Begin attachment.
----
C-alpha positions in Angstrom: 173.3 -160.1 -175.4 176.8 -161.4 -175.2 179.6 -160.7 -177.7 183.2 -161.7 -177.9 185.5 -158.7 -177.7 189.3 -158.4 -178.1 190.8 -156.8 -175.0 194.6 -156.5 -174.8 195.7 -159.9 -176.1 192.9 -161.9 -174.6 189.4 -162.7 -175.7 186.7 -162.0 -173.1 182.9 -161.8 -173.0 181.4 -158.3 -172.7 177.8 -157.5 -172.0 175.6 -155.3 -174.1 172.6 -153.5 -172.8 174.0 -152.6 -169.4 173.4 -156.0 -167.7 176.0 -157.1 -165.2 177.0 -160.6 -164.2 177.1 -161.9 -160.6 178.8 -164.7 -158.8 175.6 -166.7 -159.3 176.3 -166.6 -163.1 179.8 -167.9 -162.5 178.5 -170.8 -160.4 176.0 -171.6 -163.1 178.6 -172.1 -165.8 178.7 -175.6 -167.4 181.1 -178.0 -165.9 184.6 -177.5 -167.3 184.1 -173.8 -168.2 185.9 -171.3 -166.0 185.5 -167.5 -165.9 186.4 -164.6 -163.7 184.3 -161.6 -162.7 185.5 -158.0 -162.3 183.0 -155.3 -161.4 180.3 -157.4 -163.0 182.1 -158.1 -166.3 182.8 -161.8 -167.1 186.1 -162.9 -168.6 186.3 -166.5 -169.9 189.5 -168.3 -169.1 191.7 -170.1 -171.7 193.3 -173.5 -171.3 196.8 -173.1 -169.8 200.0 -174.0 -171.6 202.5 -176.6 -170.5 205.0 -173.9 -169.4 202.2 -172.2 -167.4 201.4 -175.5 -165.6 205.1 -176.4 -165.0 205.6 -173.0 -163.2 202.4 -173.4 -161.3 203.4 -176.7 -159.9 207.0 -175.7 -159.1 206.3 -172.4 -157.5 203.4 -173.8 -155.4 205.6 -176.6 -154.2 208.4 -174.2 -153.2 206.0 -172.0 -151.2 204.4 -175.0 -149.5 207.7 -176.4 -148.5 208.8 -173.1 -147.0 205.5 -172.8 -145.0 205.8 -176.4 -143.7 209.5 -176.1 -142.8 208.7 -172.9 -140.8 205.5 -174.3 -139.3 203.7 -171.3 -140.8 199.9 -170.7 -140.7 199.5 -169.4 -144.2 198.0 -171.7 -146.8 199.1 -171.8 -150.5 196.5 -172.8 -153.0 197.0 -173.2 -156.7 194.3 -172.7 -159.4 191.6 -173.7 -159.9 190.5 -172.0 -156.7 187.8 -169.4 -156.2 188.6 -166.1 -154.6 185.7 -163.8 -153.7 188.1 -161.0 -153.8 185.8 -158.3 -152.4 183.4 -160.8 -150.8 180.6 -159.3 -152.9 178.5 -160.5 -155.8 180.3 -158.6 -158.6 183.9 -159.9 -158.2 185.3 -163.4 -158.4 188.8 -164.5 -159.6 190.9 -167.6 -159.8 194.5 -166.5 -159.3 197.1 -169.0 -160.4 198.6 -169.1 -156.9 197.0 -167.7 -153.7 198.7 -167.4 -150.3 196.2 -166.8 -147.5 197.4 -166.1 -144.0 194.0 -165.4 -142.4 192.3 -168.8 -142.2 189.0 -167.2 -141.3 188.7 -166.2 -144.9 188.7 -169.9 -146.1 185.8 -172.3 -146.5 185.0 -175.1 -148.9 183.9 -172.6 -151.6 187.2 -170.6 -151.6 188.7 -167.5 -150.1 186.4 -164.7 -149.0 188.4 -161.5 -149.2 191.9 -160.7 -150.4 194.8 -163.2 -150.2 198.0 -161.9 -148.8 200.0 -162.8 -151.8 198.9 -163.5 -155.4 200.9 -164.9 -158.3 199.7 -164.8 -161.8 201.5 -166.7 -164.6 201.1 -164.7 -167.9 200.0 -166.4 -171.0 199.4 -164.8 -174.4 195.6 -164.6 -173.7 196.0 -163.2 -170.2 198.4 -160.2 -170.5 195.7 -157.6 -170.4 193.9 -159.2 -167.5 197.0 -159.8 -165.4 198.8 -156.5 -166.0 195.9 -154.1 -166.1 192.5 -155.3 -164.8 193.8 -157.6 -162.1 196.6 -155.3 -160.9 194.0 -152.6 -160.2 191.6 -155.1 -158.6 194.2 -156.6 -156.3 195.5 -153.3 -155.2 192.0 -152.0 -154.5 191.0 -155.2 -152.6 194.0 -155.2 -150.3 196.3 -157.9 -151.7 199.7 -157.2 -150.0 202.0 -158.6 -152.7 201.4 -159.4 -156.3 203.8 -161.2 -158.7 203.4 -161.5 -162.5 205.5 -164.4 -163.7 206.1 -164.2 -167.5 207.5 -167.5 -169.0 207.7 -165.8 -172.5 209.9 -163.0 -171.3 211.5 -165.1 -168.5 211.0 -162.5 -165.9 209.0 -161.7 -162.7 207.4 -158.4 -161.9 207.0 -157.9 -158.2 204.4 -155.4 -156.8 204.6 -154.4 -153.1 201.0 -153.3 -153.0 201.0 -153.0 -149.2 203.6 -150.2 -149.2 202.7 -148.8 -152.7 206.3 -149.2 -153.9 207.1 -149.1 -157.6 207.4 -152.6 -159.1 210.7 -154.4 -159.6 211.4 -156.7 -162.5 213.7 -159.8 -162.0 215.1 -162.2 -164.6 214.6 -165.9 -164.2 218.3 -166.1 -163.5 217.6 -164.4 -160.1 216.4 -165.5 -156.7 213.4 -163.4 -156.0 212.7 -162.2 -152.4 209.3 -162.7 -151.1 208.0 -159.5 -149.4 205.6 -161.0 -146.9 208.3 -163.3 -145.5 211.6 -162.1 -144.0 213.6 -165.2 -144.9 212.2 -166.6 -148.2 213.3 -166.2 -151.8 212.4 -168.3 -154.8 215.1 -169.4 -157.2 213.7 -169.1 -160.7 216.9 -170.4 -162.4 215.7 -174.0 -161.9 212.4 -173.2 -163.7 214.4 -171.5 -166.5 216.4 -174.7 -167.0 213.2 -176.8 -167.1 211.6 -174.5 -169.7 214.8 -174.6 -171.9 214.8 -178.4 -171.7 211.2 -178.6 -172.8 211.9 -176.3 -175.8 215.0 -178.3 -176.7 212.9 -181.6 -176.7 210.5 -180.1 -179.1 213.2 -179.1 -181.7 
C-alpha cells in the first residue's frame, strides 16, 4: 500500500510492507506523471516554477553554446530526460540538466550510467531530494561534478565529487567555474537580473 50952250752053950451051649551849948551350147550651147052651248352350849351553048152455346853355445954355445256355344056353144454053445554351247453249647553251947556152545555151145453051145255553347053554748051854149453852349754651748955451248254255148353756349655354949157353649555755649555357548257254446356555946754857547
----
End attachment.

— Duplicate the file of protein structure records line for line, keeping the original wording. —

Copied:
C-alpha positions in Angstrom: 173.3 -160.1 -175.4 176.8 -161.4 -175.2 179.6 -160.7 -177.7 183.2 -161.7 -177.9 185.5 -158.7 -177.7 189.3 -158.4 -178.1 190.8 -156.8 -175.0 194.6 -156.5 -174.8 195.7 -159.9 -176.1 192.9 -161.9 -174.6 189.4 -162.7 -175.7 186.7 -162.0 -173.1 182.9 -161.8 -173.0 181.4 -158.3 -172.7 177.8 -157.5 -172.0 175.6 -155.3 -174.1 172.6 -153.5 -172.8 174.0 -152.6 -169.4 173.4 -156.0 -167.7 176.0 -157.1 -165.2 177.0 -160.6 -164.2 177.1 -161.9 -160.6 178.8 -164.7 -158.8 175.6 -166.7 -159.3 176.3 -166.6 -163.1 179.8 -167.9 -162.5 178.5 -170.8 -160.4 176.0 -171.6 -163.1 178.6 -172.1 -165.8 178.7 -175.6 -167.4 181.1 -178.0 -165.9 184.6 -177.5 -167.3 184.1 -173.8 -168.2 185.9 -171.3 -166.0 185.5 -167.5 -165.9 186.4 -164.6 -163.7 184.3 -161.6 -162.7 185.5 -158.0 -162.3 183.0 -155.3 -161.4 180.3 -157.4 -163.0 182.1 -158.1 -166.3 182.8 -161.8 -167.1 186.1 -162.9 -168.6 186.3 -166.5 -169.9 189.5 -168.3 -169.1 191.7 -170.1 -171.7 193.3 -173.5 -171.3 196.8 -173.1 -169.8 200.0 -174.0 -171.6 202.5 -176.6 -170.5 205.0 -173.9 -169.4 202.2 -172.2 -167.4 201.4 -175.5 -165.6 205.1 -176.4 -165.0 205.6 -173.0 -163.2 202.4 -173.4 -161.3 203.4 -176.7 -159.9 207.0 -175.7 -159.1 206.3 -172.4 -157.5 203.4 -173.8 -155.4 205.6 -176.6 -154.2 208.4 -174.2 -153.2 206.0 -172.0 -151.2 204.4 -175.0 -149.5 207.7 -176.4 -148.5 208.8 -173.1 -147.0 205.5 -172.8 -145.0 205.8 -176.4 -143.7 209.5 -176.1 -142.8 208.7 -172.9 -140.8 205.5 -174.3 -139.3 203.7 -171.3 -140.8 199.9 -170.7 -140.7 199.5 -169.4 -144.2 198.0 -171.7 -146.8 199.1 -171.8 -150.5 196.5 -172.8 -153.0 197.0 -173.2 -156.7 194.3 -172.7 -159.4 191.6 -173.7 -159.9 190.5 -172.0 -156.7 187.8 -169.4 -156.2 188.6 -166.1 -154.6 185.7 -163.8 -153.7 188.1 -161.0 -153.8 185.8 -158.3 -152.4 183.4 -160.8 -150.8 180.6 -159.3 -152.9 178.5 -160.5 -155.8 180.3 -158.6 -158.6 183.9 -159.9 -158.2 185.3 -163.4 -158.4 188.8 -164.5 -159.6 190.9 -167.6 -159.8 194.5 -166.5 -159.3 197.1 -169.0 -160.4 198.6 -169.1 -156.9 197.0 -167.7 -153.7 198.7 -167.4 -150.3 196.2 -166.8 -147.5 197.4 -166.1 -144.0 194.0 -165.4 -142.4 192.3 -168.8 -142.2 189.0 -167.2 -141.3 188.7 -166.2 -144.9 188.7 -169.9 -146.1 185.8 -172.3 -146.5 185.0 -175.1 -148.9 183.9 -172.6 -151.6 187.2 -170.6 -151.6 188.7 -167.5 -150.1 186.4 -164.7 -149.0 188.4 -161.5 -149.2 191.9 -160.7 -150.4 194.8 -163.2 -150.2 198.0 -161.9 -148.8 200.0 -162.8 -151.8 198.9 -163.5 -155.4 200.9 -164.9 -158.3 199.7 -164.8 -161.8 201.5 -166.7 -164.6 201.1 -164.7 -167.9 200.0 -166.4 -171.0 199.4 -164.8 -174.4 195.6 -164.6 -173.7 196.0 -163.2 -170.2 198.4 -160.2 -170.5 195.7 -157.6 -170.4 193.9 -159.2 -167.5 197.0 -159.8 -165.4 198.8 -156.5 -166.0 195.9 -154.1 -166.1 192.5 -155.3 -164.8 193.8 -157.6 -162.1 196.6 -155.3 -160.9 194.0 -152.6 -160.2 191.6 -155.1 -158.6 194.2 -156.6 -156.3 195.5 -153.3 -155.2 192.0 -152.0 -154.5 191.0 -155.2 -152.6 194.0 -155.2 -150.3 196.3 -157.9 -151.7 199.7 -157.2 -150.0 202.0 -158.6 -152.7 201.4 -159.4 -156.3 203.8 -161.2 -158.7 203.4 -161.5 -162.5 205.5 -164.4 -163.7 206.1 -164.2 -167.5 207.5 -167.5 -169.0 207.7 -165.8 -172.5 209.9 -163.0 -171.3 211.5 -165.1 -168.5 211.0 -162.5 -165.9 209.0 -161.7 -162.7 207.4 -158.4 -161.9 207.0 -157.9 -158.2 204.4 -155.4 -156.8 204.6 -154.4 -153.1 201.0 -153.3 -153.0 201.0 -153.0 -149.2 203.6 -150.2 -149.2 202.7 -148.8 -152.7 206.3 -149.2 -153.9 207.1 -149.1 -157.6 207.4 -152.6 -159.1 210.7 -154.4 -159.6 211.4 -156.7 -162.5 213.7 -159.8 -162.0 215.1 -162.2 -164.6 214.6 -165.9 -164.2 218.3 -166.1 -163.5 217.6 -164.4 -160.1 216.4 -165.5 -156.7 213.4 -163.4 -156.0 212.7 -162.2 -152.4 209.3 -162.7 -151.1 208.0 -159.5 -149.4 205.6 -161.0 -146.9 208.3 -163.3 -145.5 211.6 -162.1 -144.0 213.6 -165.2 -144.9 212.2 -166.6 -148.2 213.3 -166.2 -151.8 212.4 -168.3 -154.8 215.1 -169.4 -157.2 213.7 -169.1 -160.7 216.9 -170.4 -162.4 215.7 -174.0 -161.9 212.4 -173.2 -163.7 214.4 -171.5 -166.5 216.4 -174.7 -167.0 213.2 -176.8 -167.1 211.6 -174.5 -169.7 214.8 -174.6 -171.9 214.8 -178.4 -171.7 211.2 -178.6 -172.8 211.9 -176.3 -175.8 215.0 -178.3 -176.7 212.9 -181.6 -176.7 210.5 -180.1 -179.1 213.2 -179.1 -181.7 
C-alpha cells in the first residue's frame, strides 16, 4: 500500500510492507506523471516554477553554446530526460540538466550510467531530494561534478565529487567555474537580473 50952250752053950451051649551849948551350147550651147052651248352350849351553048152455346853355445954355445256355344056353144454053445554351247453249647553251947556152545555151145453051145255553347053554748051854149453852349754651748955451248254255148353756349655354949157353649555755649555357548257254446356555946754857547